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Hard Choices After COVID-19

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Editor’s note: This article was submitted in response to the Wavell Room’s “COVID-19 What Next? competition“. It was judged to be one of the winning entries.

By August of 2020, the UK reported no new cases of COVID-19.  Virologists reckon that this was in part thanks to another unusually hot summer.  The British Government finally had time to consider the economic aftermath of the crisis.  The country was facing the triple economic shocks of leaving the EU with no deal, significantly increased debt and a deep recession.  The Prime Minister refused to move the date of EU withdrawal.  With EU politicians occupied by COVID, there was no deal struck.  National Debt levels, before COVID, regarded as high, were now over 100% of GDP, not including unfunded debt such as public pensions.  The cost of servicing debt grew.

President Trump seized the opportunity that COVID presented to demand that China pay reparations for the cost of his economic stimulus or be removed from the WTO.  China refused.  As many nations joined Trump’s calls, China stood alone in the world, less a few states, Russia being one.  China was forced from the WTO. 

International Tensions

The developed world went further, threatening that any nation that allowed the belt and road initiative in their country or exported significantly to China also be removed from the WTO.  Providers of raw materials to China, many developing nations in Africa, decided they could not risk relying on an isolated, self-interested China.  China’s exports of finished goods dropped by two thirds causing mass unemployment and civil unrest much worse than Tiananmen Square.  The Communist party felt threatened.  Without cheap goods, global inflation rose rapidly.  The world fell deeper into recession.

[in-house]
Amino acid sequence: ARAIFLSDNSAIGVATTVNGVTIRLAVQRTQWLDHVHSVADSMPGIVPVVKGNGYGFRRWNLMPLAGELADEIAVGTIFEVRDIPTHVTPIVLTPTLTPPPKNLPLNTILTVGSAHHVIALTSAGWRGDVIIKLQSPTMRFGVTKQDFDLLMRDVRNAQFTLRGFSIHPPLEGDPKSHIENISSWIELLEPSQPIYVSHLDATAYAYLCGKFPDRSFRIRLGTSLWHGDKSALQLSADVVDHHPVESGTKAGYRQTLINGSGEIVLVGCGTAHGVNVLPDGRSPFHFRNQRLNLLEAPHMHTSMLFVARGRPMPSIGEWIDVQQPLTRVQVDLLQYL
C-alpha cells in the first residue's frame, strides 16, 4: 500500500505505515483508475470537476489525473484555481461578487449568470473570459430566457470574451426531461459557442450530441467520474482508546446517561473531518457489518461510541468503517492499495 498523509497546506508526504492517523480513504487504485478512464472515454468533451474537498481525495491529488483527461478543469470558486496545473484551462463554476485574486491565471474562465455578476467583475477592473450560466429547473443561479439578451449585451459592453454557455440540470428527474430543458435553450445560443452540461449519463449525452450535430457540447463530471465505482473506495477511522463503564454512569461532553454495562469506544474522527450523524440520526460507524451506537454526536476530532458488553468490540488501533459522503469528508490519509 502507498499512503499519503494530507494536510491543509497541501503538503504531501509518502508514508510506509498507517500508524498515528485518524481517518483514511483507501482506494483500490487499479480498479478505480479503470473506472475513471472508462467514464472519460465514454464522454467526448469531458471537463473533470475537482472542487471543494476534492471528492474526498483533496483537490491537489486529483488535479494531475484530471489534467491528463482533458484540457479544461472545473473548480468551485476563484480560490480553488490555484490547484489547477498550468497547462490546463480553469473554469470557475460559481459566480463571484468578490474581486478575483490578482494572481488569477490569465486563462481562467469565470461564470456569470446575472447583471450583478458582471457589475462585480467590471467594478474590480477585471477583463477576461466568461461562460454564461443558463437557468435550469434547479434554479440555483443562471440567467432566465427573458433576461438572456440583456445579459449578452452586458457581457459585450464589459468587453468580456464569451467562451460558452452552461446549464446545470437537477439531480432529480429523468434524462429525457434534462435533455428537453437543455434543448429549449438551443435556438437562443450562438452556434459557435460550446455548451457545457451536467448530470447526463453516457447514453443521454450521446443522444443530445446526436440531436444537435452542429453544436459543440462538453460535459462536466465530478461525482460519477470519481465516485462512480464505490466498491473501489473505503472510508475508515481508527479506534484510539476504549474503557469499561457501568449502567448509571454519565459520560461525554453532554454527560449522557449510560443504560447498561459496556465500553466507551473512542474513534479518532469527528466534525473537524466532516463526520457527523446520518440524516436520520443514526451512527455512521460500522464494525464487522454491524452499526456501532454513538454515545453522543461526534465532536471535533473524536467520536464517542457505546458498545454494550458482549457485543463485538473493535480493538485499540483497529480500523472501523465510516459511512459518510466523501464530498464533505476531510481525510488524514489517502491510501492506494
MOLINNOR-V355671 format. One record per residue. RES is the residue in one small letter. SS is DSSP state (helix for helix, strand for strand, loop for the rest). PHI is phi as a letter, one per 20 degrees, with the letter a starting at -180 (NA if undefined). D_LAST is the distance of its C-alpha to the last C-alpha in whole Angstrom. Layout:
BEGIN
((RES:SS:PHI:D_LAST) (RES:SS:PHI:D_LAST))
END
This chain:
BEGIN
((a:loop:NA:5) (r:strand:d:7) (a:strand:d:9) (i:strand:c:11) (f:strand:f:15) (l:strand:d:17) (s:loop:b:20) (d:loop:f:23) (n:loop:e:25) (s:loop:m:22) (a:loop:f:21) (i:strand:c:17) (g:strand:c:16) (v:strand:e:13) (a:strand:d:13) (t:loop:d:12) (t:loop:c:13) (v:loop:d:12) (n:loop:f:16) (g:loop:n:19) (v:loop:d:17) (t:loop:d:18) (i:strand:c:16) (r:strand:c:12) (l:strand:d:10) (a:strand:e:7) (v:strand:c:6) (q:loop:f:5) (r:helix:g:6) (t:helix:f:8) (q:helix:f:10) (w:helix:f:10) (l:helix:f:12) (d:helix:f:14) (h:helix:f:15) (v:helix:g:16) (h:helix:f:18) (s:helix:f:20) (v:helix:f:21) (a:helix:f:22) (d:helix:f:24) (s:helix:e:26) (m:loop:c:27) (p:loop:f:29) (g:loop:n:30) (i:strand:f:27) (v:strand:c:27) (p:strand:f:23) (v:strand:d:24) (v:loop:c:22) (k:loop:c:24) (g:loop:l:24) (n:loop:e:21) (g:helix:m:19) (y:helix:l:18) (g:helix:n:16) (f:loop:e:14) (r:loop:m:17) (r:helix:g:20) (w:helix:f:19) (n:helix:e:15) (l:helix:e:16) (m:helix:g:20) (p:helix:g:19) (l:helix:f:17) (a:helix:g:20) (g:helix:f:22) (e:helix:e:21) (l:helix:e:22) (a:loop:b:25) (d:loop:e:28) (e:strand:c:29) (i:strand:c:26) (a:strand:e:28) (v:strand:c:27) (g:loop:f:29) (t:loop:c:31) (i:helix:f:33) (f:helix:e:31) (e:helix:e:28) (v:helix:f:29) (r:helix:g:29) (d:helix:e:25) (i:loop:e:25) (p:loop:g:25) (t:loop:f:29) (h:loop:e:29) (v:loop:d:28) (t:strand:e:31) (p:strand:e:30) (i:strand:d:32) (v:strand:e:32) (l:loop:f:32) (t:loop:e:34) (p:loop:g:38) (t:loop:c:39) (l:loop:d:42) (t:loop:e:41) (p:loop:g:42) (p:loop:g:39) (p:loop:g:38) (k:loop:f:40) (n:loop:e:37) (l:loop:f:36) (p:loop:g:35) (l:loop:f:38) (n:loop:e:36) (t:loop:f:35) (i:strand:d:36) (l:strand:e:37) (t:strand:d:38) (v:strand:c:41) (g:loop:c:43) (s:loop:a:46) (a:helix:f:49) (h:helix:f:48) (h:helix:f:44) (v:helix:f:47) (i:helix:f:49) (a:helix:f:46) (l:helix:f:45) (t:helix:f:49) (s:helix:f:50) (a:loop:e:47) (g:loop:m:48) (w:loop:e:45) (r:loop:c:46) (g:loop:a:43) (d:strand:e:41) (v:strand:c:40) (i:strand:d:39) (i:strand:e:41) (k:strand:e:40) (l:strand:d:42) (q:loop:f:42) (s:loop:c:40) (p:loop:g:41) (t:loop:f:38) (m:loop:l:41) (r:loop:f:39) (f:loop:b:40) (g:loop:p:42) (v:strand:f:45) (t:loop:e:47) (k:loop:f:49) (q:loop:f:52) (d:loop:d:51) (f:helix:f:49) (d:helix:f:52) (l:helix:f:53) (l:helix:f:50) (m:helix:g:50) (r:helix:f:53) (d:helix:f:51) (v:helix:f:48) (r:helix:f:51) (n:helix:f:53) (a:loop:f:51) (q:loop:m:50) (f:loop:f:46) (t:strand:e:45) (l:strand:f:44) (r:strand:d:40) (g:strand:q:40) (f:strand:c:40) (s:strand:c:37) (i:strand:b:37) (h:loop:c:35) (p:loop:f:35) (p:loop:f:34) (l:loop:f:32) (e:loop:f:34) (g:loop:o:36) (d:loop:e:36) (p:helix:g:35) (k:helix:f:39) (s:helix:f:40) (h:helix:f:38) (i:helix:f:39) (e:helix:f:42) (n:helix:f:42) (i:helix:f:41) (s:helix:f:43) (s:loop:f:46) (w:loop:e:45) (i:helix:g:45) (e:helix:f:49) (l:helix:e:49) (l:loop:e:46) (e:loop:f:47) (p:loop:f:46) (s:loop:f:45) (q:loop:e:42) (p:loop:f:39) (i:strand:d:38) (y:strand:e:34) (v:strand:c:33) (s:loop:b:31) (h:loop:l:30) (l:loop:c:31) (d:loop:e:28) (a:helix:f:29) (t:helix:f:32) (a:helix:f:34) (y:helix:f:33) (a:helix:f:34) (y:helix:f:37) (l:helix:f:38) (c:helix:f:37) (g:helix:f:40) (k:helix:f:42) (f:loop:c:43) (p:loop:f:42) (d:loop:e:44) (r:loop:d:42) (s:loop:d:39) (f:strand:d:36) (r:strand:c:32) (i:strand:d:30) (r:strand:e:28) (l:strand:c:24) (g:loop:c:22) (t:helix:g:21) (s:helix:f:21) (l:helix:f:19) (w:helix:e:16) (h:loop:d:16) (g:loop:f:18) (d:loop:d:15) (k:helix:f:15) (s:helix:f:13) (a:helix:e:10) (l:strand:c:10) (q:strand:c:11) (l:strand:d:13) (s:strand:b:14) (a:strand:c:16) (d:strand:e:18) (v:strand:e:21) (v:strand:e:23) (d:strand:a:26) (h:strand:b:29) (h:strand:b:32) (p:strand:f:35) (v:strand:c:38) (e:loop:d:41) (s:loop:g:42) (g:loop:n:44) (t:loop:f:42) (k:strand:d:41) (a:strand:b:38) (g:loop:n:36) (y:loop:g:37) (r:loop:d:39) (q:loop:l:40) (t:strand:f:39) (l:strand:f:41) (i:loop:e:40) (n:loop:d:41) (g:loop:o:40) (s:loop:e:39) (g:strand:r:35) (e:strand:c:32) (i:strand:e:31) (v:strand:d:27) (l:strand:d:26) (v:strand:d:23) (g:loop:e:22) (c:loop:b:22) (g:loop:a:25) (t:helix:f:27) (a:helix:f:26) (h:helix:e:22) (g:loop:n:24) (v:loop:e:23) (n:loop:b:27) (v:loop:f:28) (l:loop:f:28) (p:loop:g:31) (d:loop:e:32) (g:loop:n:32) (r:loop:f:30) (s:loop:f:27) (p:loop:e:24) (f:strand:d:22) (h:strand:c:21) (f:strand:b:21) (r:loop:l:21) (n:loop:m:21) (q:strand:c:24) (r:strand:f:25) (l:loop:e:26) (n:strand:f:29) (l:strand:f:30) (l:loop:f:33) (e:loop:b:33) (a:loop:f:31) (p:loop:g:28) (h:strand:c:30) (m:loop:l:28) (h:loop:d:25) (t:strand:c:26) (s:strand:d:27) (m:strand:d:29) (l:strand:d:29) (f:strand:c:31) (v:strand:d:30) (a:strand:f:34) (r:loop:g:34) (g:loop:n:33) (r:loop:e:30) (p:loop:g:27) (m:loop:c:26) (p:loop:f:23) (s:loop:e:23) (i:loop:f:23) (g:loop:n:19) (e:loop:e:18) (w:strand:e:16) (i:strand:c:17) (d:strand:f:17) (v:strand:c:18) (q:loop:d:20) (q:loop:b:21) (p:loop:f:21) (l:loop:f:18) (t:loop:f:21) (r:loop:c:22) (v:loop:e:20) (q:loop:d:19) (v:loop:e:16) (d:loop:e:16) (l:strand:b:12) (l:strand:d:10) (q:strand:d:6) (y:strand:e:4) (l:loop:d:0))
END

China threatened war.  Its only aircraft carrier battle group sat menacingly 20 miles off the coast of Taiwan.  More submarine contacts were reported from the west coast of the United States and all around Europe, seemingly Russian. 

Savings on the Home Front

At home, the UK Government asked all departments, less the NHS, to find savings of 20% to help control its debt.  With the potential for war significantly increased, the MOD was asked to find 5% savings, but with a significant reduction in GDP, this was more like a 12% cut in cash terms.  Anticipating naval conflict the government commissioned three more destroyers and five more Frigates.  Building these supported manufacturing, a totemic industry centred in the north and in Scotland, which was still debating leaving the Union. 

The Defence Minister had hard choices.  The NATO target of 20% of spend on equipment limited his freedom of movement.  The eight ships were in addition to this, which meant an actual budget cut of around 15%.  If the Secretary of State asked Senior Officers for savings the Minister knew they would reach for the salami slicer.  The MOD wanted to do the impossible; cut the personnel costs without cutting front line numbers. 

Rank Reductions